I am shooting a spot which includes a brief glamour / fashion
piece with a female model. I am considering using Velvia in
this section of the spot. I am looking to say "High Fashion"
and don’t have time (or cash) for tests. Has anyone
out there have experience with the stock in this regard? Any
suggestions and warnings?
> Has anyone out there have experience
with the stock in this regard?
We used the stock in an Arri 435 shooting a fashion spot on
the beach in cold, damp weather (Naturally, it was a Summer
clothing spot). The Velvia got very "sticky" and
the 435 didn't like it one damn bit. Repeated jams and shut-downs
as the camera thought the film was jammed even if it wasn't,
just very sticky going through the gate. Traded the 435 for
a 535B and continued the day but I had to pull the 535's gate
every 3 or 4 takes and scrape the emulsion off of the gate
and pressure pad with my thumbnail. Vawwy skawwy!
Footage looked gorgeous. No scratches or bad thingies. It's
very expensive to purchase and process.
Motion Picture First Camera Assistant
So how dead on do you have to be with this stock if you take
it to telecine?
Try to be as consistent as possible, the stock is not very
forgiving(after all, it's reversal) I would take incident
readings and be careful not to overexpose. Underexposing starts
giving your model a tan.
In a bind, bracket to be sure. Looks nice when cross processed
and skip bleached at the same time. I believe in that case
you underexpose 1 to 2 stops( if I remember correctly) Kodak's
'285 is nice too, available in S-16.
just shot cross processed Fuji Provia 35mm stills-give that
a try if you can. (Why didn't they make a MP version?) And
Kodak has a new 100 very saturated 35mm stills stock I'd like
WE have seen quite a bit of Velvia and the Kodak 5285 reversal.
Velvia is one stop slower, (ASA 50) and to my taste has a
bit of a red bias in the skin tones. Especially when you underexpose.
I think the 85 has more neutral and for me, pleasing skin
tones. It is also ASA 100. You do not have any more than 2
stops latitude in either direction, for either film. If you
overexpose by more than a stop and a half, because it is reversal,
you are left with clear film, no detail, no nothing. I remember
the common wisdom with still film slides was to under expose
1/3 of a stop.
We worked with one cameraman, shooting Velvia, who took his
incident reading, spot metered the sky, and pegged the sky
two stops over key, and lit accordingly, (for exterior on
a LA overcast day at the beach.) It worked very well. IN telecine,
you are transferring a positive image and it is a bit different.
Again, when you have overexposed, hot areas, you can not get
any detail, but it is not clipped, has its own look. The shadow
areas also block up with no detail at 2 stops under, one and
a half is better. We are able to crank up the chroma however
(or not) and can give the reversal a very unique look. We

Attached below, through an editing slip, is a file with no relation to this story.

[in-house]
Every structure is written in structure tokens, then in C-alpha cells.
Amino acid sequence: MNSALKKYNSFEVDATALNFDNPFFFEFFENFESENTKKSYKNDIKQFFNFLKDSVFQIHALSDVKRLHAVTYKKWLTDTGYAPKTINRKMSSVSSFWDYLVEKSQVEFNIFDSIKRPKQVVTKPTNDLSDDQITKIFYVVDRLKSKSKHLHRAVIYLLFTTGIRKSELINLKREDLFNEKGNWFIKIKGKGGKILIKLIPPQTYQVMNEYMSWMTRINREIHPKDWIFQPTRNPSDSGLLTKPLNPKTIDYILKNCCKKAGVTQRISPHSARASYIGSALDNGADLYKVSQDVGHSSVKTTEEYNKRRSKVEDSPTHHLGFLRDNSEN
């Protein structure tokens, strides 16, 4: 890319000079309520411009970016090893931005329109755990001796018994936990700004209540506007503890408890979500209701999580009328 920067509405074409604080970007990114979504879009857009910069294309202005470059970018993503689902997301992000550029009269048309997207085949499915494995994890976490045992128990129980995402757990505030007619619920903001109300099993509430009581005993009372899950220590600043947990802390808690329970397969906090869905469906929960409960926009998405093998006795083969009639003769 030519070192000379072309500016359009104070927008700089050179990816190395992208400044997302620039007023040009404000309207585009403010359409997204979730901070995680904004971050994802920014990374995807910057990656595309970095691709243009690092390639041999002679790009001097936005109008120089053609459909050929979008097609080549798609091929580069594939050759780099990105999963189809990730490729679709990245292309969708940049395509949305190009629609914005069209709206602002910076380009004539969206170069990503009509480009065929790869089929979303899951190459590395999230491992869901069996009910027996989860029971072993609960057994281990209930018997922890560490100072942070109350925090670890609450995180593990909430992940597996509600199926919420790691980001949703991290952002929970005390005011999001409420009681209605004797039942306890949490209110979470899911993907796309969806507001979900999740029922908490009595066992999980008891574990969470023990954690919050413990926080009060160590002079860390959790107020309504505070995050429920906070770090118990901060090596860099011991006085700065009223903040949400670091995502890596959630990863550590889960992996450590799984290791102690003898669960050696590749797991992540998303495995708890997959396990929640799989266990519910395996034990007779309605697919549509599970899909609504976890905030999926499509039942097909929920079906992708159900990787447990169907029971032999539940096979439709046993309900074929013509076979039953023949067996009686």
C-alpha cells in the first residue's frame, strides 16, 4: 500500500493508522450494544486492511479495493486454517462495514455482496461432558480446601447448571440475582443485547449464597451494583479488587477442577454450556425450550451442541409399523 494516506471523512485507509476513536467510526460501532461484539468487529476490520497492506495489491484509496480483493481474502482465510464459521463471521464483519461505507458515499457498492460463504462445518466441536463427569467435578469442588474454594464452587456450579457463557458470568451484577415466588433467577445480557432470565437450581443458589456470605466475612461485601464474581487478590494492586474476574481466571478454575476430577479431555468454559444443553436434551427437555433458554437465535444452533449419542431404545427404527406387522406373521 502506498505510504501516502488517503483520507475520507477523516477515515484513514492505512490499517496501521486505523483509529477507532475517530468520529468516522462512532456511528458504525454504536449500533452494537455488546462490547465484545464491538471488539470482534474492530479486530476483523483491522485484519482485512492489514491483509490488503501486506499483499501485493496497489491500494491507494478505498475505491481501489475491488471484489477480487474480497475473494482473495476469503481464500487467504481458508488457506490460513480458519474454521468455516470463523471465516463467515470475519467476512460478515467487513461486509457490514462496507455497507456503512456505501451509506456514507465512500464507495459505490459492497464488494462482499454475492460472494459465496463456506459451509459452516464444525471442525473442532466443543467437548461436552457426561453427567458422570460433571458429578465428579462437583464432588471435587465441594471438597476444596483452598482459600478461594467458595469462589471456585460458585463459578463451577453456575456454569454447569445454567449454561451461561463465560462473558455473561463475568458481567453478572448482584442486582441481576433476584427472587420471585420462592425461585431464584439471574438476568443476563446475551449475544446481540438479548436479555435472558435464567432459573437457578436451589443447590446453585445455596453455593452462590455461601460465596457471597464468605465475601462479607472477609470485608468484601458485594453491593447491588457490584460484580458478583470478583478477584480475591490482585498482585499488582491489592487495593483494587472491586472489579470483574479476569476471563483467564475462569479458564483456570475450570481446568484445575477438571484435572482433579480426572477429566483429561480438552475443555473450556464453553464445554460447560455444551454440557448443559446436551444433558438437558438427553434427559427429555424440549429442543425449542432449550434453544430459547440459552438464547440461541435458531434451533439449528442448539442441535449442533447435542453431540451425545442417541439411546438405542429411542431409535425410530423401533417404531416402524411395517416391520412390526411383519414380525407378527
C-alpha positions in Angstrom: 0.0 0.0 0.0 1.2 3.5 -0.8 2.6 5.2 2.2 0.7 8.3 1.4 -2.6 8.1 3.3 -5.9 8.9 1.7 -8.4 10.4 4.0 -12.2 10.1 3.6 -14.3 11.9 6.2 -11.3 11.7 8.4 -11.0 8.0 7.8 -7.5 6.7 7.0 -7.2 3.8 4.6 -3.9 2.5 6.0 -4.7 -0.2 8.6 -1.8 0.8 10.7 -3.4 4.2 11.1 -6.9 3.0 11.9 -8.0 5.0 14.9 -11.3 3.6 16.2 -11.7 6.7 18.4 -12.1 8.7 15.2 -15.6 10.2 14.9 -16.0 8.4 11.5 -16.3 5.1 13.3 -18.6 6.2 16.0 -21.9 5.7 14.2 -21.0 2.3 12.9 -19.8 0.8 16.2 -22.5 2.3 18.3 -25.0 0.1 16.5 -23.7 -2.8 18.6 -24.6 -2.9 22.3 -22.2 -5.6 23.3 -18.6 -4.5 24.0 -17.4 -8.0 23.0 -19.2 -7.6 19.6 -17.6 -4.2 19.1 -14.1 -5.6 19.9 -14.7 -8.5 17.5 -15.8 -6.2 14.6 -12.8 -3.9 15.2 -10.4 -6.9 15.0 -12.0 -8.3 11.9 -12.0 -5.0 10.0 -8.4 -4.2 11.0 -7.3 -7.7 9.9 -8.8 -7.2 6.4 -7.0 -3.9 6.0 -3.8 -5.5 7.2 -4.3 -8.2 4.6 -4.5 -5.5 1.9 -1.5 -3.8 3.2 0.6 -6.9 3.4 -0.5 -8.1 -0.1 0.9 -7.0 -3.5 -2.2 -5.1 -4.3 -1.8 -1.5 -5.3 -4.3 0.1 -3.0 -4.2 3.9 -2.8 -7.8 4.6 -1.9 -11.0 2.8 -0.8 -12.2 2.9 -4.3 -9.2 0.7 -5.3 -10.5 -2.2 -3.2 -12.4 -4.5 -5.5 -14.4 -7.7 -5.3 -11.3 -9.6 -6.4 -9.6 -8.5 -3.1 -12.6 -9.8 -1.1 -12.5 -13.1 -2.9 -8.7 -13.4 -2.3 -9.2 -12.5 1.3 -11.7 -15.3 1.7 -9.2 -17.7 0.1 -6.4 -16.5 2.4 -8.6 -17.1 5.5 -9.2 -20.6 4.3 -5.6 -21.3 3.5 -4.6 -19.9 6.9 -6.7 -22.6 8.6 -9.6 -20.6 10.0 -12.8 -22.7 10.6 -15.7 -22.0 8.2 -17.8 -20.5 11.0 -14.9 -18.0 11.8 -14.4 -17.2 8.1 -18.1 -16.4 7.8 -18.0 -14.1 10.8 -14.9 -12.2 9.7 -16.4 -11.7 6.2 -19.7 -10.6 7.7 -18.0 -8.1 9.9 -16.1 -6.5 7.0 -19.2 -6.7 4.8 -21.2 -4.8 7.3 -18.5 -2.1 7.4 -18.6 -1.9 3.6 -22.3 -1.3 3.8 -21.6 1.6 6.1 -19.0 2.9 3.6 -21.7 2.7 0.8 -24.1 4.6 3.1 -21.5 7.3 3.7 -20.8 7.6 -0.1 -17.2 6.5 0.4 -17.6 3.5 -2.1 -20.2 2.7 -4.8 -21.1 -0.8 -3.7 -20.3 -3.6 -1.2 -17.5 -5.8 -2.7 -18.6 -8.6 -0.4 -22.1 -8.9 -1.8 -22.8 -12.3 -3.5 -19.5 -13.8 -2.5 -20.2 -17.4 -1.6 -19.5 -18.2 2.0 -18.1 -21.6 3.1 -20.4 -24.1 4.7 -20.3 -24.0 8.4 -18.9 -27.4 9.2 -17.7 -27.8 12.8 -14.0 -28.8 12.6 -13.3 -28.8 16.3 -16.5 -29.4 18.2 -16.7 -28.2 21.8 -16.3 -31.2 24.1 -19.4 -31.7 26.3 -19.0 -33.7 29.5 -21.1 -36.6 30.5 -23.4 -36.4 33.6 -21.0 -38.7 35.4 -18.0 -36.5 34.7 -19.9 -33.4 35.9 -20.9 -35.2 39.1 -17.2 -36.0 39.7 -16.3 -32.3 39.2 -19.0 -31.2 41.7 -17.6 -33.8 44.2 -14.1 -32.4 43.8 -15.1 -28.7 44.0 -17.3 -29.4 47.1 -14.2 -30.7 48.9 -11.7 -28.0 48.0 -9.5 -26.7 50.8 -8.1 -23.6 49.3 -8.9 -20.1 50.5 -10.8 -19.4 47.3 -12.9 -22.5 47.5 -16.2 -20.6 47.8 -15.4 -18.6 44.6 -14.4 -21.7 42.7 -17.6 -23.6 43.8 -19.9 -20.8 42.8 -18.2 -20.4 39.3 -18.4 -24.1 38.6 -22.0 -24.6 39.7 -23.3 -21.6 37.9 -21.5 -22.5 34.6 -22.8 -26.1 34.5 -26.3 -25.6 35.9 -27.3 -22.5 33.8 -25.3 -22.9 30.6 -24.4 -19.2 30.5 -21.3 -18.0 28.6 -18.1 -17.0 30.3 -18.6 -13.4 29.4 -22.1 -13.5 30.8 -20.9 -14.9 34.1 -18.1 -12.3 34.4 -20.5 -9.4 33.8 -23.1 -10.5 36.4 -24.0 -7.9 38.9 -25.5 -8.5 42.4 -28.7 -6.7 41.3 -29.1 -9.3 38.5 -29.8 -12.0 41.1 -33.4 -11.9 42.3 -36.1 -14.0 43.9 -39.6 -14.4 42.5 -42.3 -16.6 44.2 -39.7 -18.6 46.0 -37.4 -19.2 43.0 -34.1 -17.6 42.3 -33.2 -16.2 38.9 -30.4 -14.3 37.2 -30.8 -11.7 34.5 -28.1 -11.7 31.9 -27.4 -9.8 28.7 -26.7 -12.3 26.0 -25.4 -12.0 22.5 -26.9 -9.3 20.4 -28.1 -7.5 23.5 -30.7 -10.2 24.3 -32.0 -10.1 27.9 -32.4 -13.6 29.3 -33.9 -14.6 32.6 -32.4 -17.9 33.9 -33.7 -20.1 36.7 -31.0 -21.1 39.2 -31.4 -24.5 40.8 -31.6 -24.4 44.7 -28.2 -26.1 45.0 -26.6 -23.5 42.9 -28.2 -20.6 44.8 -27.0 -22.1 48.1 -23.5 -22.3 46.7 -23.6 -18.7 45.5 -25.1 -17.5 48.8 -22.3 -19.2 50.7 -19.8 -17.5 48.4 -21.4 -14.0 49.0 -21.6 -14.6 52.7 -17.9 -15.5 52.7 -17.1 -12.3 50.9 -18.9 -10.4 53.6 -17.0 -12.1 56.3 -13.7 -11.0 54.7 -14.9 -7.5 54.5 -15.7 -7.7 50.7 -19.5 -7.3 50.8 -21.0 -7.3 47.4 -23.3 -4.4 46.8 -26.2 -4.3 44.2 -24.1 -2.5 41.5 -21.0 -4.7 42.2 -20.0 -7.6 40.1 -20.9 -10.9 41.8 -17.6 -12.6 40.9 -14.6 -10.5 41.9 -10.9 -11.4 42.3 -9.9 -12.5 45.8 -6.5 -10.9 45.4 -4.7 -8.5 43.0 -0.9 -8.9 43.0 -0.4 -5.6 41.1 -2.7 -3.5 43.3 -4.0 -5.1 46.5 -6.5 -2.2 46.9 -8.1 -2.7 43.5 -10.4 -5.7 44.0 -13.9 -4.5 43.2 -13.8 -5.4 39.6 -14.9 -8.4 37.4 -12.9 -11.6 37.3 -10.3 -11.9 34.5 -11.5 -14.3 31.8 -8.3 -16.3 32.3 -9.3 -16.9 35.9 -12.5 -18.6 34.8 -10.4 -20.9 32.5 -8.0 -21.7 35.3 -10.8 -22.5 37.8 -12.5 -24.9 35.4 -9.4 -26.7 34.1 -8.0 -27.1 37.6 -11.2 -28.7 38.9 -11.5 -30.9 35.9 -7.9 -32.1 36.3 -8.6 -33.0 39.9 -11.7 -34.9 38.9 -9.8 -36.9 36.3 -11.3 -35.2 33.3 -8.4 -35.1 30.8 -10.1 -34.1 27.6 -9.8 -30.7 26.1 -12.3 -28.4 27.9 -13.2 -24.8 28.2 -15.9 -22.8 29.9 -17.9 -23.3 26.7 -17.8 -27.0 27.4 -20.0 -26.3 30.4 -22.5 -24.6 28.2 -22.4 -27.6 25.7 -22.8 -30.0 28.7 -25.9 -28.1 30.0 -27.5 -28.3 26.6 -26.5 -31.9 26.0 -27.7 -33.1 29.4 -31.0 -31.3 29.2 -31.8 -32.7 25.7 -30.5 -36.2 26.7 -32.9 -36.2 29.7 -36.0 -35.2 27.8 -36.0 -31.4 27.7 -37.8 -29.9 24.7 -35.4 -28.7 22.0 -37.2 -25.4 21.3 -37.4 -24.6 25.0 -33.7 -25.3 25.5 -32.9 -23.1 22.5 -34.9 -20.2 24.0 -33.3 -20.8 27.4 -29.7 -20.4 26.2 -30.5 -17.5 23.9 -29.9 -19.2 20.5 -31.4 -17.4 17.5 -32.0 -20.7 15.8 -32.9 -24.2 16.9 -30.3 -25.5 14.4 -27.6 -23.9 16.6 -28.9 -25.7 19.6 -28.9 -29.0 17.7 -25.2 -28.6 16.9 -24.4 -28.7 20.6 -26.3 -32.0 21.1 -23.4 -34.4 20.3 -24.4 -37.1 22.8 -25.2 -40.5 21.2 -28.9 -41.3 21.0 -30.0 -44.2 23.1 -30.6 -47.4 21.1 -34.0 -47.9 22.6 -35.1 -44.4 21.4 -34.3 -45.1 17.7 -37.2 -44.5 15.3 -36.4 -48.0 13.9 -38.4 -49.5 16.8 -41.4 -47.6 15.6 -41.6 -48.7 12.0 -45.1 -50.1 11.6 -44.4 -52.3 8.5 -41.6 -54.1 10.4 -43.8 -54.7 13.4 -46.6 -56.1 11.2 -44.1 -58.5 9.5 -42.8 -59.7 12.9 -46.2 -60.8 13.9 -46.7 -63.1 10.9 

can emulate that look with negative, but it takes a lot more
work, and doesn't quite match the contrast curve. Both are
beautiful when treated correctly, and can be horrendous when
It's so much fun to play with. My own preference is to rely
mostly on spot readings (and the zone system) to make sure
key elements land where you want them to be. If there's time
and money to test and experiment, I'd go for it (unless you
expect high humidity per Rod Williams' post.) Otherwise, I'd
take the '45 stock and jam it on the Spirit.
>The Velvia is one stop slower,
(ASA 50) and to my taste has a bit of a >red bias in the skin
I've gotten some nice results in stills on Velvia with the
skin tones about 1/2 stop over, actually...
But as the man says, you're kind of walking a tightrope then,
Also, when it sees red, it "Sees Red" oh yeah...
It does *beautiful* turquoise skies...
>It's so much fun to play with.
My own preference is to rely mostly on spot >readings (and
the zone system) to make sure key elements land where >you
want them to be.
What are the limits? 1.5 or two stops over to white, and 2
stops under to black? I'm just guessing. I'd think there'd
be a little more exposure latitude than that but not much.
Art Adams, DP [film|hdtv|sdtv]
Mountain View, California - "Silicon Valley"
I love Velvia for stills...For my money, the best thing to
do is buy a few rolls and experiment with stills first - you'll
get a much better feeling for the exposure latitude, and when/if
you are able to do real tests, you'll be fine-tuning.
The only reason the stills won't give you the full answer
is that you need also to go on a Spirit and see what you can
do there -- with a great colorist. As to the question about
latitude, I don't know how to answer that in an intelligent
way. To me, there is no such thing as "over / under exposed."
The issue is, what do you want your image to look like? Sometimes
it's just great to have all the whites blown out and just
a fragment of detail in the image. Sometimes it's great ....
etc. If you want a "normal" image, go with normal
stocks. If you want to push the envelope, then try Velvia
and other extreme stocks.